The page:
Exploiting this growth in data to increase our understanding of physiological function is now necessitating the linking of this, often fractionated, information over multiple spatial and temporal scales, species and populations. Conventional intuition-driven analysis rapidly becomes limiting in these circumstances. Overcoming these limitations is increasingly motivating, and in some cases even requiring, the use of computational and mathematical models to integrate data within biophysically constrained physiological frameworks (Davidson et al. 1995; Hernandez & Kambhampati, 2004). The potential application of this type of computational approach is widespread and has been previously recognised in multiple reviews. A central theme in the exemplar cases provided in much of this literature is the study of complex systems where experimental data alone have failed to provide functional insight. In these systems, where sufficient experimental data are available to characterise the underlying complexity, computational techniques have been used to formalise and represent the underlying system biophysics. Using these quantitative frameworks multiple, often disparate, data sets have been linked together to provide insight not available through observation alone.

Specific examples of the successful application of this approach span multiple spatial scales. In genetics where, despite comprehensive genome sequences now being available for multiple species, many aspects of gene function and regulation remain elusive (Benfey & Mitchell-Olds, 2008). Directly addressing this issue, computational models have begun to expose and unravel some of the intrinsic complexity of gene regulation and the link between genotypes and phenotypes (Collins et al. 2003). The elements of non-linear feedback mechanisms, multiple agents and significant quantities of data, common in genetics, are also present in the simulation and computational analysis of cellular physiology and function in systems biology (Kitano, 2002; Butcher et al. 2004). These models at the cellular scale provide the additional ability to simulate interactions between proteins and molecules, offering a link between cellular patho-physiology with pharmacology and drug treatments (van de Waterbeemd & Gifford, 2003; Deisboeck et al. 2009). Cellular scale models also enable the integration of information at the increasing spatial scales of the whole organ and body. These measurements, when at the scale of the organ, often represent emergent behaviour resulting from the integrated behaviour of the systems constitutive components. Applying models to these data provides an essential mechanism to link between organ scale and clinically relevant measurements with underlying cellular and subcellular function (Lee et al. 2009).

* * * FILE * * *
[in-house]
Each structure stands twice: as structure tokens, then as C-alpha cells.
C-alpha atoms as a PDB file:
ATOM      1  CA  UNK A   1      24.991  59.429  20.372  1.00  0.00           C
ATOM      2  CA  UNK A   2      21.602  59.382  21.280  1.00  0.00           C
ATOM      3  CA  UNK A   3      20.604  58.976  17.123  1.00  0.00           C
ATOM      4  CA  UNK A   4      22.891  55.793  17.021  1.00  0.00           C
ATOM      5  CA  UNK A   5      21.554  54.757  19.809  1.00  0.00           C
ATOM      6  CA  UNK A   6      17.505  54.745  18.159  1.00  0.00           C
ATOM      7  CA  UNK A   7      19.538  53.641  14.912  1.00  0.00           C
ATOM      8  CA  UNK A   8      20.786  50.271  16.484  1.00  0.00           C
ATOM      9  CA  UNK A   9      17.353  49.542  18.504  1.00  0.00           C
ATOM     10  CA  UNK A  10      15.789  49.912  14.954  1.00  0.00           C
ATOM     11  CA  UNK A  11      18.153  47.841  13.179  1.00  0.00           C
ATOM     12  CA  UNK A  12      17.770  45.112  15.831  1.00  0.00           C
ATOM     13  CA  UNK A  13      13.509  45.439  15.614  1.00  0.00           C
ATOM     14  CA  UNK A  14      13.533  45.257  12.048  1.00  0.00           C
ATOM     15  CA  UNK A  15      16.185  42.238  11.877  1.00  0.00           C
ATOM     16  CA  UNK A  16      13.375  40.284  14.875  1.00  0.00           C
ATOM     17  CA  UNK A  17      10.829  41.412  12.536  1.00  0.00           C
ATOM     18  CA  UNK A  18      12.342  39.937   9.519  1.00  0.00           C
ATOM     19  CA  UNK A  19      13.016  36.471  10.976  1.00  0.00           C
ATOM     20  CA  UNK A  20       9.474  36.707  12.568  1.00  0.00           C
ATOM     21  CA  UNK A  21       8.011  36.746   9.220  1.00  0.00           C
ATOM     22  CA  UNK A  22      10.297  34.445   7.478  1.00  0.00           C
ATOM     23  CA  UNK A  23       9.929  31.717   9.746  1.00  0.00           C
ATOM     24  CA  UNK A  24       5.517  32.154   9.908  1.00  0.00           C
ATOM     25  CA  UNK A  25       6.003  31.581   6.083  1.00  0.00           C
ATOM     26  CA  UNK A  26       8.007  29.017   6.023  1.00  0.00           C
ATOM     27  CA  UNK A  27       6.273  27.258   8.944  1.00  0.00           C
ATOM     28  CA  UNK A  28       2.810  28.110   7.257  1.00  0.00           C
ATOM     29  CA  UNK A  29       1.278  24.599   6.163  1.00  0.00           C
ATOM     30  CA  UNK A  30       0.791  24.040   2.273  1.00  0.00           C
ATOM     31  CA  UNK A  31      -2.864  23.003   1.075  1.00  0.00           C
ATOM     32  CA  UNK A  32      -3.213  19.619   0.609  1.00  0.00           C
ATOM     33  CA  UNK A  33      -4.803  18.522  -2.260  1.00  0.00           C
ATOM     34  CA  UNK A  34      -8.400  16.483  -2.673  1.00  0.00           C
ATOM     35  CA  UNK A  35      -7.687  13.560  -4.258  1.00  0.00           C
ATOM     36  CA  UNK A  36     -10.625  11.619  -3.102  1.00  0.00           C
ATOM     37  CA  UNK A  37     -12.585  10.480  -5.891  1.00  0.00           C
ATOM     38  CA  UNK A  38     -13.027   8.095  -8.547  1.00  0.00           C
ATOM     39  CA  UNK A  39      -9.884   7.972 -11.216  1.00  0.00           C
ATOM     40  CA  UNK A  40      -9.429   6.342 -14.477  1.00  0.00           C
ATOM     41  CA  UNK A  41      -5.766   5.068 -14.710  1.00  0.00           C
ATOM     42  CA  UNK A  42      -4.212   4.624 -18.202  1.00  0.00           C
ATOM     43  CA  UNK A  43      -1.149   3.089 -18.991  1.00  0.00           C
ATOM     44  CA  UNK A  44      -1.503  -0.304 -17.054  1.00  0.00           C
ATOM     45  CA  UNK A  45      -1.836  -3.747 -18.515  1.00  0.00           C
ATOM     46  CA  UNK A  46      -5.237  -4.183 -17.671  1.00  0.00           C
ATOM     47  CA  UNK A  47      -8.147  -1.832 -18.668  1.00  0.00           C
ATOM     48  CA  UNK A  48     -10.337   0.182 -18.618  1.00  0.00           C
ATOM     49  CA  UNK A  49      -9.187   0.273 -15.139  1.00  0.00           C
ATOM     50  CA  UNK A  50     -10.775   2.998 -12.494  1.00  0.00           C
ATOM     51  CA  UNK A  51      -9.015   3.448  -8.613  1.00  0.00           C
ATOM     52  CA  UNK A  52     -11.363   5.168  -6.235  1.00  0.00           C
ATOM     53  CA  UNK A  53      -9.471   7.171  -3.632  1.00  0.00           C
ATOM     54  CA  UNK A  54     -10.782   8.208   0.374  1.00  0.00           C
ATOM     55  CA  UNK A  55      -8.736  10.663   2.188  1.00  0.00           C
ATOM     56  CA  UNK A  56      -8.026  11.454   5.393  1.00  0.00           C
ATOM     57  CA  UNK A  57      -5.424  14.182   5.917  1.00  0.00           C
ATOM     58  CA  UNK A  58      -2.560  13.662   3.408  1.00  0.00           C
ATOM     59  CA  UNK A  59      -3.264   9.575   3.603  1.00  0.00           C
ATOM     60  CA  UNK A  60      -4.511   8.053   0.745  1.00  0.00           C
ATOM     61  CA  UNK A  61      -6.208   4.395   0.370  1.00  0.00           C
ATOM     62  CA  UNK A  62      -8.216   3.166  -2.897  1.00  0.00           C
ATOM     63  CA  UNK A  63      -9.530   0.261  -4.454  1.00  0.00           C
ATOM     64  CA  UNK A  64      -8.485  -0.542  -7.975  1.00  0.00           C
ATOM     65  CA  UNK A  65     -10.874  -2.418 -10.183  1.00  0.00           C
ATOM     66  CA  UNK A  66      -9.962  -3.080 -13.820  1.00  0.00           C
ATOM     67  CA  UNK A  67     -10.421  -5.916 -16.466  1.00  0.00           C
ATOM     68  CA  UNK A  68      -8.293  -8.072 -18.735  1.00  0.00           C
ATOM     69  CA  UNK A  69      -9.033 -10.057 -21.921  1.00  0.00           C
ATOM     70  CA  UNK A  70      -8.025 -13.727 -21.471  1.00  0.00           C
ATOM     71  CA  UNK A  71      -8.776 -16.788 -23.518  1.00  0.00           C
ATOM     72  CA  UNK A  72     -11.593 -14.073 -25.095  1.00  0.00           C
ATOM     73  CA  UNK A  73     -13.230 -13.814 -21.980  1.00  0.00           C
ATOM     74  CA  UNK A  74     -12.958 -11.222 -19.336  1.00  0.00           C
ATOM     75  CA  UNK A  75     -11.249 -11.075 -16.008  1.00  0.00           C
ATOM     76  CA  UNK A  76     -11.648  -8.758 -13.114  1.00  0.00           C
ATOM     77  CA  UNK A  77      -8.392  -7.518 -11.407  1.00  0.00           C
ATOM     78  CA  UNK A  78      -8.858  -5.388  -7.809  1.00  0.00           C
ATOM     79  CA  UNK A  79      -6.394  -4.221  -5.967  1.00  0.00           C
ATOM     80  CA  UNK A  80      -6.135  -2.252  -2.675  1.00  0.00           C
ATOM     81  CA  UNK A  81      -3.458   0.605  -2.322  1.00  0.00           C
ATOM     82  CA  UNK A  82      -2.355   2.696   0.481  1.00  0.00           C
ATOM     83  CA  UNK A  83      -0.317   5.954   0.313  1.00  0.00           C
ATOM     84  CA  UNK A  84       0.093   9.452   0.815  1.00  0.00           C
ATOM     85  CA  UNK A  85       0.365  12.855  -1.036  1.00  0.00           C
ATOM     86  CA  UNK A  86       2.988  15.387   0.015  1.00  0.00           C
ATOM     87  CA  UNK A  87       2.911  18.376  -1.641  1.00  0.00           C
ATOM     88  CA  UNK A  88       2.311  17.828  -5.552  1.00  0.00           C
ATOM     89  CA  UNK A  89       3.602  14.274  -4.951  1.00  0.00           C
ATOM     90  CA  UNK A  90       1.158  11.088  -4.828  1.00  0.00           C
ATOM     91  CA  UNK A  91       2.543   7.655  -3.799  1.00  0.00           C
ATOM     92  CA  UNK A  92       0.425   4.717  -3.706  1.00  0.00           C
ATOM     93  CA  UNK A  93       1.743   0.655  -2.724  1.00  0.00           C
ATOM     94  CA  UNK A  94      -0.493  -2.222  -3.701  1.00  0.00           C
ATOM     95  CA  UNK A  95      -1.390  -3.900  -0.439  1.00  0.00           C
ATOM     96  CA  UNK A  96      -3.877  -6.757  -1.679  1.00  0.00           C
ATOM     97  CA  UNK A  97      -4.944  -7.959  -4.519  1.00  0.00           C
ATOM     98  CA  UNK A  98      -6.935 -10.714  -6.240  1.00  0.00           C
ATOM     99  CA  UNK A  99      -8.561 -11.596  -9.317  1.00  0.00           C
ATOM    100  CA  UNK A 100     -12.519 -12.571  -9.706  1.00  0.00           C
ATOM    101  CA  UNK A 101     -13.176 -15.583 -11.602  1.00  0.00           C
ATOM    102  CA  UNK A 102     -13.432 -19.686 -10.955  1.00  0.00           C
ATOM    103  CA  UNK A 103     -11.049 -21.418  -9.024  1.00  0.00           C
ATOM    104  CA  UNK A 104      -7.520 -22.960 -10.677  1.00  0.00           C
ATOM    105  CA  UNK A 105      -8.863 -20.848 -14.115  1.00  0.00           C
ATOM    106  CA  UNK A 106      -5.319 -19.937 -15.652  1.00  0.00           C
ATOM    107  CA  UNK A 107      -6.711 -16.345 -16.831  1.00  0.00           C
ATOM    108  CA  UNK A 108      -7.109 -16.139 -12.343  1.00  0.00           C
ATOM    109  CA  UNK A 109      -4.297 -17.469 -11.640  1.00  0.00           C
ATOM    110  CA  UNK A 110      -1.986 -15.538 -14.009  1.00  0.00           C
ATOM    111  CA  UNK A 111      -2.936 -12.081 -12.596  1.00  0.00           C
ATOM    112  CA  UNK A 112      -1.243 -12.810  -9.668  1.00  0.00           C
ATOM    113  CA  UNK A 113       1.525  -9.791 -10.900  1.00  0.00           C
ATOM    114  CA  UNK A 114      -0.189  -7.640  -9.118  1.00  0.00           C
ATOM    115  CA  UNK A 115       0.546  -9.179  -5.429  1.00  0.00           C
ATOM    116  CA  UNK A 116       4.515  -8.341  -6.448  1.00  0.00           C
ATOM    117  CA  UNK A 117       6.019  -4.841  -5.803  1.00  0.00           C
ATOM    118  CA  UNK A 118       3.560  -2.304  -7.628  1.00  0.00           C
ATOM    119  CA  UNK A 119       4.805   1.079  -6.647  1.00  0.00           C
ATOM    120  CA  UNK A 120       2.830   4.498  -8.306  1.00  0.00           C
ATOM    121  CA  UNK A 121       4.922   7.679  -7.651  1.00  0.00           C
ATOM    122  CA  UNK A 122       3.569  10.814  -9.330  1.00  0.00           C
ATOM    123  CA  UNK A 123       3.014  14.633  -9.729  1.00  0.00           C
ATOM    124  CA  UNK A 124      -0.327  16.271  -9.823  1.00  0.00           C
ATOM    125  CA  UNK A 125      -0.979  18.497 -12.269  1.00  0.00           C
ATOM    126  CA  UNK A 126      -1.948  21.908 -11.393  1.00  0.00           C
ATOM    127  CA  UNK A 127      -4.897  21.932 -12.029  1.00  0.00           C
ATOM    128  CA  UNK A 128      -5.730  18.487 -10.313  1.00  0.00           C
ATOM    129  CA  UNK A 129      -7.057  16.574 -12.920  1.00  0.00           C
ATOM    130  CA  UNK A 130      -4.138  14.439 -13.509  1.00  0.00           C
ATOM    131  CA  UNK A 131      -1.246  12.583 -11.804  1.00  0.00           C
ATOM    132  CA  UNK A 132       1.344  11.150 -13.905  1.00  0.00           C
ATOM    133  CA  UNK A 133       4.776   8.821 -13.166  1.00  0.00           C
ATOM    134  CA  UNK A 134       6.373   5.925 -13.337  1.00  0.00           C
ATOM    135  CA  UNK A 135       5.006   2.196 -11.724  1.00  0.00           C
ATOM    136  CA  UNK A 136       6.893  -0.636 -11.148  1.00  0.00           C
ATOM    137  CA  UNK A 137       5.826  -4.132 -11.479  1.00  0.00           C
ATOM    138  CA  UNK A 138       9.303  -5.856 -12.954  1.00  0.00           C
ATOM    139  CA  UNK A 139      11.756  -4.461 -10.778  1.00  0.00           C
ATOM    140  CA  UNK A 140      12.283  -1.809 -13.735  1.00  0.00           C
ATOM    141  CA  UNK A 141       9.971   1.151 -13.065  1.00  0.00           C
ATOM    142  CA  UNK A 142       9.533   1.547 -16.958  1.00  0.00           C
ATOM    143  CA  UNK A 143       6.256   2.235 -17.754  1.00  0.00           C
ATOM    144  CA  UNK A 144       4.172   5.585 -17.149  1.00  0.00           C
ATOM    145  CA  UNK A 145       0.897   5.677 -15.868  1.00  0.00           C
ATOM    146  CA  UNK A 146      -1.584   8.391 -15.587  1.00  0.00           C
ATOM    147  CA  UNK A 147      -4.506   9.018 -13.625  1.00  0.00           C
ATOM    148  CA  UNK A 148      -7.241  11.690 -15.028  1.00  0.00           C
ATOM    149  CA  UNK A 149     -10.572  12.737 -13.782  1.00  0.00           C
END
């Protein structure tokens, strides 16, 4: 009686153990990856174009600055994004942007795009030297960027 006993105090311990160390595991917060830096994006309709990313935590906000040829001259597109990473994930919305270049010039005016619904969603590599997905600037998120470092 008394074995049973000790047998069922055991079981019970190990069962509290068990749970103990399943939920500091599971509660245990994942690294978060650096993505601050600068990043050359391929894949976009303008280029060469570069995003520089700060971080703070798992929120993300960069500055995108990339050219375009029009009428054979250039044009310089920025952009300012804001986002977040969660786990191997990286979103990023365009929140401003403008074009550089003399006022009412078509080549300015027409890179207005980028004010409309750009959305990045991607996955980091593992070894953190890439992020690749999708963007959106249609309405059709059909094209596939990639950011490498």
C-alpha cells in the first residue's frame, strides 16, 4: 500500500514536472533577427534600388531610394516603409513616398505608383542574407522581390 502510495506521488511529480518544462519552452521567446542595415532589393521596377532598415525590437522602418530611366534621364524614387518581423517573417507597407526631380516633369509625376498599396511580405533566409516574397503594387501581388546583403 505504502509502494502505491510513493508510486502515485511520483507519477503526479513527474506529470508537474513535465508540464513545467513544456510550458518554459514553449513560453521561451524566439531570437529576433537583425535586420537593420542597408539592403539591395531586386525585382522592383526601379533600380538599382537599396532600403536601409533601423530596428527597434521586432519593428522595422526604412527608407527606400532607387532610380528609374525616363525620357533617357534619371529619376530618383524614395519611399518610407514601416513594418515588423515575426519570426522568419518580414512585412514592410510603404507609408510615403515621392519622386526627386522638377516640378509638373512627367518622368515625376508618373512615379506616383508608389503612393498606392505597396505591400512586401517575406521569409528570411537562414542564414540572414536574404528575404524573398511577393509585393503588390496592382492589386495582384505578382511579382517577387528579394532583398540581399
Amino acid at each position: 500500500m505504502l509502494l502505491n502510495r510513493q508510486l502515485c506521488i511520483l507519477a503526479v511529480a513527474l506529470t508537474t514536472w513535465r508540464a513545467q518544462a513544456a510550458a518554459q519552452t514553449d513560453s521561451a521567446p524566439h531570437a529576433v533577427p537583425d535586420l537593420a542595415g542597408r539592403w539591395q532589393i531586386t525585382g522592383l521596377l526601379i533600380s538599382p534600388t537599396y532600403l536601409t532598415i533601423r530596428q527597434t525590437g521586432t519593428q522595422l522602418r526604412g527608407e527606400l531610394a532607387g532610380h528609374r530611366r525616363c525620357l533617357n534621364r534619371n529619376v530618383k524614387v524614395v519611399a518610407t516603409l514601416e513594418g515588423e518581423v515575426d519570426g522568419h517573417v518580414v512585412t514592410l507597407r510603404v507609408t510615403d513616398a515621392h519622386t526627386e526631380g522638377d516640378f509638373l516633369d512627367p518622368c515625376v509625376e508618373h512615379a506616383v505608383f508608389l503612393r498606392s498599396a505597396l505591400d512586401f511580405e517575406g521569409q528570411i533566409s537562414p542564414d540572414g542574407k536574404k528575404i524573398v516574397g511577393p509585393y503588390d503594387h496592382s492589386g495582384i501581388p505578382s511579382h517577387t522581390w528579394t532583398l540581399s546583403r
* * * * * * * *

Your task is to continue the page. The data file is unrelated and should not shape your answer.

Despite the potential of this approach to derive function from observations, linking models to data remains a significant challenge. While this issue is generic, to provide a specific context with a set of concrete, and we hope relevant, examples from our own research community, we will focus in the remainder of the article below on the challenges faced in linking coupled electrophysiological and mechanical cardiac models (Fig. 1) to experimental and clinical data. Although the examples provided below are taken from this specific research area, the breadth of spatial and temporal scales and applications means these examples are generally transferable to other computational physiology modelling systems.